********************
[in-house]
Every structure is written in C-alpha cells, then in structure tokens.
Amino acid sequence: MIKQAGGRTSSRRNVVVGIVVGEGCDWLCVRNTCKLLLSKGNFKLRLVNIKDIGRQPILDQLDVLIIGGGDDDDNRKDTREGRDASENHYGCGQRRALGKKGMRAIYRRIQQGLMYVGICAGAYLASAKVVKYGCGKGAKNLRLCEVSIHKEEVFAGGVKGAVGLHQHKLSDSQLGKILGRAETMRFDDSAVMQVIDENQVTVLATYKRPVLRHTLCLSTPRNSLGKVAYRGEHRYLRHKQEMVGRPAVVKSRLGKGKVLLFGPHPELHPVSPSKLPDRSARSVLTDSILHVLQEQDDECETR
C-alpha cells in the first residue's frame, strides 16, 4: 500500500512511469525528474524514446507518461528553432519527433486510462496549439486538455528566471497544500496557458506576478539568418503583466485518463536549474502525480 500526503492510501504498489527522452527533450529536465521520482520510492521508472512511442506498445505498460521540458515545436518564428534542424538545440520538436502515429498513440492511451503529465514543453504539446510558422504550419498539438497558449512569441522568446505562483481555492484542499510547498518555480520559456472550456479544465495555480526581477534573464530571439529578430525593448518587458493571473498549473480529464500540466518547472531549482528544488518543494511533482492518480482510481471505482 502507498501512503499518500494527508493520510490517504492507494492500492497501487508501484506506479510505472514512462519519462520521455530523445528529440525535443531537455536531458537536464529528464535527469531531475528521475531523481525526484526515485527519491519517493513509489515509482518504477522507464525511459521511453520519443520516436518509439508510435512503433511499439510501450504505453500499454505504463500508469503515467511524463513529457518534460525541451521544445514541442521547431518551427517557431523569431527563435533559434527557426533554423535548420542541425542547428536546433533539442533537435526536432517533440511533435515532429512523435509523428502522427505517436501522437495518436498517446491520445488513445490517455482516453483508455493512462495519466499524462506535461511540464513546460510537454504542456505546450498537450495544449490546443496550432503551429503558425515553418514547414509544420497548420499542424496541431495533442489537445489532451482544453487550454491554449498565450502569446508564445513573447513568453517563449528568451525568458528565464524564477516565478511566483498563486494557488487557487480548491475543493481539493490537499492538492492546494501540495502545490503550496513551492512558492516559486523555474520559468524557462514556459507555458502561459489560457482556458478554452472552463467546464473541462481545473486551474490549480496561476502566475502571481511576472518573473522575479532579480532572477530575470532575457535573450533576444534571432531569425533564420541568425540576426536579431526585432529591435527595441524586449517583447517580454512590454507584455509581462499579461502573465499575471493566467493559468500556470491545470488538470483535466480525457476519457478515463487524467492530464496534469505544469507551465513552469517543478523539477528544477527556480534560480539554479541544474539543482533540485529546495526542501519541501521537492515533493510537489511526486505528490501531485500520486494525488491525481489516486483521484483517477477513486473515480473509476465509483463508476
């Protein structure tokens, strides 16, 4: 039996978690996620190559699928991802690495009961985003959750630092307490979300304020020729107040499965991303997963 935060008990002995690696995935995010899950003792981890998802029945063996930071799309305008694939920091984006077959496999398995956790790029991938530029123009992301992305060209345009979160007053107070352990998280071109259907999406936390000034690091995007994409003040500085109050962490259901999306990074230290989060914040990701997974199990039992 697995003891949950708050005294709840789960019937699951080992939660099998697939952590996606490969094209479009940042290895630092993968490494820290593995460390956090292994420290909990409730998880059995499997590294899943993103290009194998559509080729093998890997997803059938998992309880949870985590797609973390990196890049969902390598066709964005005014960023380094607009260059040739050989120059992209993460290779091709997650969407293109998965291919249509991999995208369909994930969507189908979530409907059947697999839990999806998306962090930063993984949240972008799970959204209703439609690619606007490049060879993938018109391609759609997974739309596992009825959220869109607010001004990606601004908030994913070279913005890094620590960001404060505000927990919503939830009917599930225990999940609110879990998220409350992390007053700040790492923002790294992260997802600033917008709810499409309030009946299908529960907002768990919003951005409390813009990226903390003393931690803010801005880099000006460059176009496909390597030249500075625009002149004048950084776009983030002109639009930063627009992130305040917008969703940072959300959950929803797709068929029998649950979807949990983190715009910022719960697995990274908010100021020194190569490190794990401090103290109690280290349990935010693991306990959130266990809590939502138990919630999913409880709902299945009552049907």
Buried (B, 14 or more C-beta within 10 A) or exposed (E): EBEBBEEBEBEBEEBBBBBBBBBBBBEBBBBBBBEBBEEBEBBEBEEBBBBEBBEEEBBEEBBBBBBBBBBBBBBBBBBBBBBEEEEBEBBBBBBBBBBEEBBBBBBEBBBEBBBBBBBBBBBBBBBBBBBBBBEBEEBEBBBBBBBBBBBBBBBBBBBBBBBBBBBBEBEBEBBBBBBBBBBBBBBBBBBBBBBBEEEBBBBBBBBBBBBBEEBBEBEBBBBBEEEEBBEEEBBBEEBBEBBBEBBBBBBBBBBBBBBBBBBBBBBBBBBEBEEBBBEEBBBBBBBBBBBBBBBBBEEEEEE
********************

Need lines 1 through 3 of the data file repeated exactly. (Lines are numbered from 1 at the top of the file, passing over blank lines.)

[in-house]
Every structure is written in C-alpha cells, then in structure tokens.
Amino acid sequence: MIKQAGGRTSSRRNVVVGIVVGEGCDWLCVRNTCKLLLSKGNFKLRLVNIKDIGRQPILDQLDVLIIGGGDDDDNRKDTREGRDASENHYGCGQRRALGKKGMRAIYRRIQQGLMYVGICAGAYLASAKVVKYGCGKGAKNLRLCEVSIHKEEVFAGGVKGAVGLHQHKLSDSQLGKILGRAETMRFDDSAVMQVIDENQVTVLATYKRPVLRHTLCLSTPRNSLGKVAYRGEHRYLRHKQEMVGRPAVVKSRLGKGKVLLFGPHPELHPVSPSKLPDRSARSVLTDSILHVLQEQDDECETR